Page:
WASHINGTON, USA — The World Bank says the Haiti Reconstruction Fund (HRF) has gathered momentum after Brazil contributed US$55 million to the multilateral mechanism set up to help the impoverished, French-speaking Caribbean Community (Caricom) country rebuild following the January 12 devastating earthquake.
But the Washington-based financial institution said while Brazil is the first donor country to make such contribution, at least 14 other countries are expected to “chip in” to replenish the fund that has been in operation since April.
The World Bank said it had made an initial grant of US$189 million to the fund.
Haiti country director Yvonne Tsikata said confirmations of intent to date have come from donors such as Canada, Estonia, Norway, Sweden, Saudi Arabia and the United States.
In welcoming Brazil’s contribution, the World Bank praised its long-standing commitment to Haiti, which, it said, has become “increasingly prominent” over the last few years in project funding, peacekeeping initiatives and technical advice.
“Brazil's leadership in supporting Haiti underscores an important feature of our multi-polar world, where emerging powers are taking on new responsibilities to assist those struggling with major development challenges,” said World Bank president Robert B Zoellick.
The HRF was set up by the government of Haiti and multiple donors to “pool, mobilise and allocate resources” from the international community in support of Haiti’s recovery and development.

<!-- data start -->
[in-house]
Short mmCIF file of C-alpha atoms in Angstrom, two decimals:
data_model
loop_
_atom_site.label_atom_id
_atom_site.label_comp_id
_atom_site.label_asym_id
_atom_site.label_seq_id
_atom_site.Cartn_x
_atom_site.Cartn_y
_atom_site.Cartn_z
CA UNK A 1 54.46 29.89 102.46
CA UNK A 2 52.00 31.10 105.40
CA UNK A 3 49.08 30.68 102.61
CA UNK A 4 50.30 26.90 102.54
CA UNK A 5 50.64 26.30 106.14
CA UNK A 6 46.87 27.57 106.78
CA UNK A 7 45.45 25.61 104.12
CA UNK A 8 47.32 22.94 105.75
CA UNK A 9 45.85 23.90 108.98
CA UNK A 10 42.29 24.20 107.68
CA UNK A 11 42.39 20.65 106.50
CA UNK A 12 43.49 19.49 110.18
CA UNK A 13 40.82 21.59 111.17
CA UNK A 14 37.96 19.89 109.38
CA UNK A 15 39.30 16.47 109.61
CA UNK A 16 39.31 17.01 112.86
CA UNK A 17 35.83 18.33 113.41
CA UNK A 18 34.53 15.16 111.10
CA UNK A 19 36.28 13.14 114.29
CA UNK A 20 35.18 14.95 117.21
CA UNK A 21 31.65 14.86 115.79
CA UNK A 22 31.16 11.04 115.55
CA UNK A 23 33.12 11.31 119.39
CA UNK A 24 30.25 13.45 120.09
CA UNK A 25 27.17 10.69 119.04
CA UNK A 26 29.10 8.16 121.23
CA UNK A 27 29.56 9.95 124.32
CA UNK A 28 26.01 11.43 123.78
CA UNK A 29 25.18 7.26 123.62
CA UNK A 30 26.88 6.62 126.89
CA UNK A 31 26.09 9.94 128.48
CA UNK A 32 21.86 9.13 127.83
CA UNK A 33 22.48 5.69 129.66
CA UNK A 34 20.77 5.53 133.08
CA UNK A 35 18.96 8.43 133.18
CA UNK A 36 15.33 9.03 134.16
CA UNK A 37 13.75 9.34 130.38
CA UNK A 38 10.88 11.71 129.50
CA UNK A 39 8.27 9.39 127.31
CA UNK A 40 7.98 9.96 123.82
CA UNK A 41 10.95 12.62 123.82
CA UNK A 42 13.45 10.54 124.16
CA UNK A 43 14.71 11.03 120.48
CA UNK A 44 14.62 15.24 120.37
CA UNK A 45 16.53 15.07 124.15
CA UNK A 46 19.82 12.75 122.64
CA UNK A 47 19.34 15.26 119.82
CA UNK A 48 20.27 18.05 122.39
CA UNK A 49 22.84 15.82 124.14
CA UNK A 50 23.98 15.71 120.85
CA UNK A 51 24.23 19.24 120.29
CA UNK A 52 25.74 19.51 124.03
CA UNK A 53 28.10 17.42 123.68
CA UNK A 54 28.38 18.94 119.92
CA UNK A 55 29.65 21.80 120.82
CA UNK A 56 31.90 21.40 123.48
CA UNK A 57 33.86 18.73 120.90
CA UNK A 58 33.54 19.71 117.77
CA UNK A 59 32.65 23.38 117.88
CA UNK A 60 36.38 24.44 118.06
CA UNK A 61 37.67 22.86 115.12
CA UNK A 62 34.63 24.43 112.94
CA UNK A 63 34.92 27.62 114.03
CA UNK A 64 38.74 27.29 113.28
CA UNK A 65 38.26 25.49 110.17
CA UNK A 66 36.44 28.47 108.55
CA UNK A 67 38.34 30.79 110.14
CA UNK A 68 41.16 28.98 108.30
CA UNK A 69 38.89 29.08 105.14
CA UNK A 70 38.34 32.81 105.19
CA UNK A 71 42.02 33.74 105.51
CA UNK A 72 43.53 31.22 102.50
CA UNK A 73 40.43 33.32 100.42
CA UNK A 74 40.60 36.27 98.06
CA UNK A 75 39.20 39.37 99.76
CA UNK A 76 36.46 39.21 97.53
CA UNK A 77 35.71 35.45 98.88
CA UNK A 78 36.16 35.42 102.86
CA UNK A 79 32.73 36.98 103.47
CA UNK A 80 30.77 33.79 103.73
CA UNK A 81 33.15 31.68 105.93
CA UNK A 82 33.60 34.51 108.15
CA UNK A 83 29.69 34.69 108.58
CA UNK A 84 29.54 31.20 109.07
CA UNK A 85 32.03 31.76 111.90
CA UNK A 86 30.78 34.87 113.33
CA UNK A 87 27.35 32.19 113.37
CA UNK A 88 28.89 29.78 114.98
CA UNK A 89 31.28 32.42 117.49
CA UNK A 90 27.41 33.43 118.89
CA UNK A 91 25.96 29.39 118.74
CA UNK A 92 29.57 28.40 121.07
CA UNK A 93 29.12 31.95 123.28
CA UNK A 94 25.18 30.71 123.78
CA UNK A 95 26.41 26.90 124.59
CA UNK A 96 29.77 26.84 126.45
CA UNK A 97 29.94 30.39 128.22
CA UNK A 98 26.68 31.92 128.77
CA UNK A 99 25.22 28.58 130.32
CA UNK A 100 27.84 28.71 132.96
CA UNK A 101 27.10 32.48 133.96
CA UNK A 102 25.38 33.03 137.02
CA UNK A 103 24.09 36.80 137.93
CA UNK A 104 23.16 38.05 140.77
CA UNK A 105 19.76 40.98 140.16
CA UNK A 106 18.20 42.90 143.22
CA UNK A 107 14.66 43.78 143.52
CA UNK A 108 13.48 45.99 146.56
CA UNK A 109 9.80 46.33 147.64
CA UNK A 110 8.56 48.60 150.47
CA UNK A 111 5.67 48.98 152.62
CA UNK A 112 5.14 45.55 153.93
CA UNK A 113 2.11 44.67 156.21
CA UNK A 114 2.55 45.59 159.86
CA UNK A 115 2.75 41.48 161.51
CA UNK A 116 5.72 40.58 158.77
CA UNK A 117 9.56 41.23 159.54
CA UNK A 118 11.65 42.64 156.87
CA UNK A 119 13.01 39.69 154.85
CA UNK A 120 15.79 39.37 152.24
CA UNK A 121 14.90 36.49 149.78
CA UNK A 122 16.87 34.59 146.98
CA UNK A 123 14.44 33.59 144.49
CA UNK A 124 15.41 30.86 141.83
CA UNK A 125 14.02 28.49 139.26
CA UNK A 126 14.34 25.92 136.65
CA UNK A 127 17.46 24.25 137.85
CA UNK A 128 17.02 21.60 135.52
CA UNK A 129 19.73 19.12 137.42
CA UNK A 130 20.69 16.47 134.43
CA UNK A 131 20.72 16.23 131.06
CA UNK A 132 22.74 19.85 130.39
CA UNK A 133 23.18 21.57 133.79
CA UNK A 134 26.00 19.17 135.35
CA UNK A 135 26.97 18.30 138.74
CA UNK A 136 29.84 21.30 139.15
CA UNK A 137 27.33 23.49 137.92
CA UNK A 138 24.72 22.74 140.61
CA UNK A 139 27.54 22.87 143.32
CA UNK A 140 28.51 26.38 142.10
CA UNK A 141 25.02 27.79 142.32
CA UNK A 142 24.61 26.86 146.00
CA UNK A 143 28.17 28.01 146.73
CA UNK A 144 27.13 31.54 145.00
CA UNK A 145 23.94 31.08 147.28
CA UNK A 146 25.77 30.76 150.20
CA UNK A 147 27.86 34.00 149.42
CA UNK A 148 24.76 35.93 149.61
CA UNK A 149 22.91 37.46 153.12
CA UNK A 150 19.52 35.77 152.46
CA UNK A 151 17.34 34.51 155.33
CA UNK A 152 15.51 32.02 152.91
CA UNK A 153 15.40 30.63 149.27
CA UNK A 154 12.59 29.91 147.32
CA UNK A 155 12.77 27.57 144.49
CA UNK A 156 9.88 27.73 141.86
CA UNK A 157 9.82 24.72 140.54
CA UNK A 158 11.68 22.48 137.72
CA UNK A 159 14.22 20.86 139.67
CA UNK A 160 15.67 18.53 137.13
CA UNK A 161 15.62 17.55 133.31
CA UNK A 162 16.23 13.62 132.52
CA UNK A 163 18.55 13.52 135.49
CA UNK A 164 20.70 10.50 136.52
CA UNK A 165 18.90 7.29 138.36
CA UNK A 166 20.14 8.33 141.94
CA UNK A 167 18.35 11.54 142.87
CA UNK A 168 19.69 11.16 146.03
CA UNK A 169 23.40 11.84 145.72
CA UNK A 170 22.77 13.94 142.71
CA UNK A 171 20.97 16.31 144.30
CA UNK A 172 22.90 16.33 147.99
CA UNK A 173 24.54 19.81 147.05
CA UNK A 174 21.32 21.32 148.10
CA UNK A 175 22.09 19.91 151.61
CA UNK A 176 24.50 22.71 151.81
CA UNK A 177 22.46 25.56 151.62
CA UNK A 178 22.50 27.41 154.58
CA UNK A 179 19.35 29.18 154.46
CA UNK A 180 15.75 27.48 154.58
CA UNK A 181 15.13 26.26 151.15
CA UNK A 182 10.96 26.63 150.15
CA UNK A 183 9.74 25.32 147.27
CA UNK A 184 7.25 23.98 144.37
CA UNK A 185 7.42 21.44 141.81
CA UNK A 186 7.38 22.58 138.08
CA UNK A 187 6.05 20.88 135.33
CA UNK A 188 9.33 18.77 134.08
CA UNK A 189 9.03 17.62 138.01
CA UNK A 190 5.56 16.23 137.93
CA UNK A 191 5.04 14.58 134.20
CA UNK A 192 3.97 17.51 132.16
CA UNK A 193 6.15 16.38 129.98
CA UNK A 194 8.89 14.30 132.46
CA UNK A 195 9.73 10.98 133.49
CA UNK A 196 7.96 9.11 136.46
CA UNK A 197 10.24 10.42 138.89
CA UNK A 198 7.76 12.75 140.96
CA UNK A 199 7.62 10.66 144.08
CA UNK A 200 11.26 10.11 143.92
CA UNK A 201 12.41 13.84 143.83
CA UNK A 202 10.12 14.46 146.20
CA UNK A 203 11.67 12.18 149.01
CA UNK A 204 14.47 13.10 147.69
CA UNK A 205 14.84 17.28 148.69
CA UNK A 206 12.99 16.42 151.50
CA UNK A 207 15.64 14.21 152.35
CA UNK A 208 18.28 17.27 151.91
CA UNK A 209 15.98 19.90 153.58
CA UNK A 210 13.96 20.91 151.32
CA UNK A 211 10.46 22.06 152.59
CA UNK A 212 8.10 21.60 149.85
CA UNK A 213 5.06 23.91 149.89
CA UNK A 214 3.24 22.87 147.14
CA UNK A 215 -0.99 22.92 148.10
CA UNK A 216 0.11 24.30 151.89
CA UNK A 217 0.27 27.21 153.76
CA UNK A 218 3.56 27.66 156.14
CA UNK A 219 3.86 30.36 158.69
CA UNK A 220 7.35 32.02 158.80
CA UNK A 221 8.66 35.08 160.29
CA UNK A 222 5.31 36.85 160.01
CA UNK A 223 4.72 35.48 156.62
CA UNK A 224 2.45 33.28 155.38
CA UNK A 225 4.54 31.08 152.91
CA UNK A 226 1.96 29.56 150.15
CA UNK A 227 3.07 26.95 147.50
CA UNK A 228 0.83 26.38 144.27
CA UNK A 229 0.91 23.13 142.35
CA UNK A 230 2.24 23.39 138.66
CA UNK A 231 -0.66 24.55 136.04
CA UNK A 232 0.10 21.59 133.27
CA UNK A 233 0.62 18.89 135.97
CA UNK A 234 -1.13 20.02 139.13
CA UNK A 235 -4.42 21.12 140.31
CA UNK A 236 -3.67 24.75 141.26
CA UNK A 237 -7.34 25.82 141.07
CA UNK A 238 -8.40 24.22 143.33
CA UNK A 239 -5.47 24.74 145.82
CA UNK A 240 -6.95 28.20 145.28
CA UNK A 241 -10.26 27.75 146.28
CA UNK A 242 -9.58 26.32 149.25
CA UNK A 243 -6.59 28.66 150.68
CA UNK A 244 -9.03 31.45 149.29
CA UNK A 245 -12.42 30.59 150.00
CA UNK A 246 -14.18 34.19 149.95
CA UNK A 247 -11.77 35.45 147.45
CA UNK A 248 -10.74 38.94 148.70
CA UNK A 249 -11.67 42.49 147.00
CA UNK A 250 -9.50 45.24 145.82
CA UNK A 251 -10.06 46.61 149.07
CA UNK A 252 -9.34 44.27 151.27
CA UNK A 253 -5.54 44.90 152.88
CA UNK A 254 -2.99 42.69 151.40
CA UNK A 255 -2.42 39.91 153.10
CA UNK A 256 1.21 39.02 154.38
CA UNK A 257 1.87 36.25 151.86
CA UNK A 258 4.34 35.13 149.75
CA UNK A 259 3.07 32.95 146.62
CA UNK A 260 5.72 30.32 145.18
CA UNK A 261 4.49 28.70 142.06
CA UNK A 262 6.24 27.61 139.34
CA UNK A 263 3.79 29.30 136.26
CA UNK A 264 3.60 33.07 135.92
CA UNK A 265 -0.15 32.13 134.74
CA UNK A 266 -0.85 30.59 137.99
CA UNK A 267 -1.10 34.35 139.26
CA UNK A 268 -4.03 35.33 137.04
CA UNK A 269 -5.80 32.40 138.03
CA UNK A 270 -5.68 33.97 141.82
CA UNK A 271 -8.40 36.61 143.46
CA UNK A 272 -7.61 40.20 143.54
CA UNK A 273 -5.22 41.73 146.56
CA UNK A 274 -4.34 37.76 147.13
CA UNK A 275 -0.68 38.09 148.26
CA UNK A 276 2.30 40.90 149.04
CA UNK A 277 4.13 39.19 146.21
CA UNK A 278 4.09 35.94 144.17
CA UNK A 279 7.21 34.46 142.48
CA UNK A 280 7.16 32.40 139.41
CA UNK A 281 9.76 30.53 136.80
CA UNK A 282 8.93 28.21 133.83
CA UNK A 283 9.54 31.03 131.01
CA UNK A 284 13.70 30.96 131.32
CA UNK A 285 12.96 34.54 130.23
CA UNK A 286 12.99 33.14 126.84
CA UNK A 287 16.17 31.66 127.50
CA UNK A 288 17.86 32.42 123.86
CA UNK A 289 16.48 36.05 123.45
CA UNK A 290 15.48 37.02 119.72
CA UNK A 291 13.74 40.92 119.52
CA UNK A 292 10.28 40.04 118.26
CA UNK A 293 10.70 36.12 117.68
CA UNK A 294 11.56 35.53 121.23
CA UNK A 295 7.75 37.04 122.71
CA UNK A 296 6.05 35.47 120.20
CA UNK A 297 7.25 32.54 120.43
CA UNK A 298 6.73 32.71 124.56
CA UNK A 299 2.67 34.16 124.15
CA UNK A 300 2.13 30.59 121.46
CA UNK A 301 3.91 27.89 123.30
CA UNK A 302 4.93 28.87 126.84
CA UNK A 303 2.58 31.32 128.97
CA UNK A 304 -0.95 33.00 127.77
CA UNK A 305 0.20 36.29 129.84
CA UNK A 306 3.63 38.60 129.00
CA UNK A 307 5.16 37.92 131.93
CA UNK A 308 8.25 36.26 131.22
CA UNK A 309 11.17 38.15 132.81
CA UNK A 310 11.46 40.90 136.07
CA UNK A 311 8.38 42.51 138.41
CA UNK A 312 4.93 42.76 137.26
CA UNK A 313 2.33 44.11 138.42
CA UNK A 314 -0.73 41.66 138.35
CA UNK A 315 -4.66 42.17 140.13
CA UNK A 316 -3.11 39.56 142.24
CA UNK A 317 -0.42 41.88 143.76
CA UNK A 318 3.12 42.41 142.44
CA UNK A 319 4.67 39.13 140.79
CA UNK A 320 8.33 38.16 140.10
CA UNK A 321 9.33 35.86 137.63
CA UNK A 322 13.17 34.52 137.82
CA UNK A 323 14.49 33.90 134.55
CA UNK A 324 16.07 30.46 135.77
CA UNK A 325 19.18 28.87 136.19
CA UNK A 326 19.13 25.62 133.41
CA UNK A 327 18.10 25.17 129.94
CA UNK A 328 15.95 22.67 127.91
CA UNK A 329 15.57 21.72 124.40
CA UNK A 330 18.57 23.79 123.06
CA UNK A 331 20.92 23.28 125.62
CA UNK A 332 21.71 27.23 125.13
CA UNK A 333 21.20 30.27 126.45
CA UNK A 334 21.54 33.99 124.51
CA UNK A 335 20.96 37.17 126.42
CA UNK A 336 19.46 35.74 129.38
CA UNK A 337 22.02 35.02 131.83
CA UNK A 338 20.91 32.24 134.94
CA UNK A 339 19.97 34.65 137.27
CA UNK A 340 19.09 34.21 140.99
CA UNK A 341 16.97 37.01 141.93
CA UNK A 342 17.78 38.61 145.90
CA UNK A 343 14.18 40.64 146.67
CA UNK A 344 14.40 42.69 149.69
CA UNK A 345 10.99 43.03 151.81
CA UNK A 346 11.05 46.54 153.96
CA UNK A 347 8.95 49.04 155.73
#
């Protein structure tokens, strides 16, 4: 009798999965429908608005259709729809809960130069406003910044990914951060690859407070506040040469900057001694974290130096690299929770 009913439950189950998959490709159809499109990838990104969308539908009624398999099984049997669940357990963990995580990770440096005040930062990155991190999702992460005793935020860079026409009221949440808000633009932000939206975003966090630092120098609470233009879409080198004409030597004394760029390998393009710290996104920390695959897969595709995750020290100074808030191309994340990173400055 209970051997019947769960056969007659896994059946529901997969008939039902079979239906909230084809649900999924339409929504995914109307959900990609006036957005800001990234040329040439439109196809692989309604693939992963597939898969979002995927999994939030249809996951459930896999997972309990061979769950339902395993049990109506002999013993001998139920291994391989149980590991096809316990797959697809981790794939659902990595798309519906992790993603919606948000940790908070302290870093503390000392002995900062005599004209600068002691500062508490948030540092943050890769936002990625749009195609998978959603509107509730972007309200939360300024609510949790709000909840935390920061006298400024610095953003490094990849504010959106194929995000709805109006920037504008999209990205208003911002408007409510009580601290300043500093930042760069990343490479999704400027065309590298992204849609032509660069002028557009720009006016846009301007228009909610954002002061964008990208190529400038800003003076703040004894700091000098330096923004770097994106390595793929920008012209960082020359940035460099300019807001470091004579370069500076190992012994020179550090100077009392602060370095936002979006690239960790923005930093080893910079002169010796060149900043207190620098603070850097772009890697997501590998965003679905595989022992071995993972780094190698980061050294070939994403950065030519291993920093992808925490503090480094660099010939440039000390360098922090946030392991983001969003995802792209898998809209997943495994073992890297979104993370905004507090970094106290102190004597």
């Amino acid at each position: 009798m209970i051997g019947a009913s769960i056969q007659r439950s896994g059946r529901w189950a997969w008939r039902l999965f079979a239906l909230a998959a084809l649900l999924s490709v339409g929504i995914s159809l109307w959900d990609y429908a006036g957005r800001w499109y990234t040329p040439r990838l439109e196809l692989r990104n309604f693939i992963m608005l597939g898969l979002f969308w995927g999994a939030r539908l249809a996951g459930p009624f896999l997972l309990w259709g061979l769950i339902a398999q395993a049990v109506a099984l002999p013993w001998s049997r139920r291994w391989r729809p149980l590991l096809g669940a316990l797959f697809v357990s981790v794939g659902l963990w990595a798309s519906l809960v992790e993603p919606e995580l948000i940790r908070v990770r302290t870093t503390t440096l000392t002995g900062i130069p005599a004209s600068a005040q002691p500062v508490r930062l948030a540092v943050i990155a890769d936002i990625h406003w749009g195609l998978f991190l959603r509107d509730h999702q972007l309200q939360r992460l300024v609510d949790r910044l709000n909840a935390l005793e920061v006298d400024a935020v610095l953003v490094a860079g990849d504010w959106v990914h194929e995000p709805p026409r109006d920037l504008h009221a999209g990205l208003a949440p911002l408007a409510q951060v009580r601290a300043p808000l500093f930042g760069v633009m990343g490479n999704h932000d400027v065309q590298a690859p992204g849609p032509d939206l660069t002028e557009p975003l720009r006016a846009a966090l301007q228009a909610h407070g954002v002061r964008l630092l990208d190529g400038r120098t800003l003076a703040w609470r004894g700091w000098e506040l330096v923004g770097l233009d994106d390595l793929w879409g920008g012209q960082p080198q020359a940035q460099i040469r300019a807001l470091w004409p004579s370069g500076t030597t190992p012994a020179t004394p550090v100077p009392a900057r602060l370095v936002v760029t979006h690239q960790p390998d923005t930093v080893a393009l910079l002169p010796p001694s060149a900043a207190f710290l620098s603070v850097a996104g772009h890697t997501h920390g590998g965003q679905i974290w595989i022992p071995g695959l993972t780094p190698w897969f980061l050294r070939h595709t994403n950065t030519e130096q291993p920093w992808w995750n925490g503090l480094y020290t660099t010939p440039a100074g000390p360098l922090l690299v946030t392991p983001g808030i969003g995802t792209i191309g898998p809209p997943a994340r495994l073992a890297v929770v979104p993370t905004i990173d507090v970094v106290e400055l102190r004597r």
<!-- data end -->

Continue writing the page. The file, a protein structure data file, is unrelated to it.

HRF manager Josef Leitmann said the fund will channel resources “in a manner that builds the capacity of the Haitian state and society in the longer term,” adding that the fund will also be “flexible enough” to respond to unmet priorities in the recovery program, including the provision of budget support.
Leitmann said activities financed by the HRF would include technical assistance and capacity building, infrastructure investments, delivery of basic services, community development, environmental protection and clean-up, job creation and income generation.
The international community pledged US$5.3 billion towards Haiti’s reconstruction over the next two years at a March 31 United Nations meeting in New York.
The World Bank said, judging from experiences with previous reconstruction funds, about 10-15 per cent of those pledges will find their way into the HRF, which has been designed to fill gaps in the financing available from development partners.
At least 300,000 people were killed and more than 1.3 left homeless following the earthquake.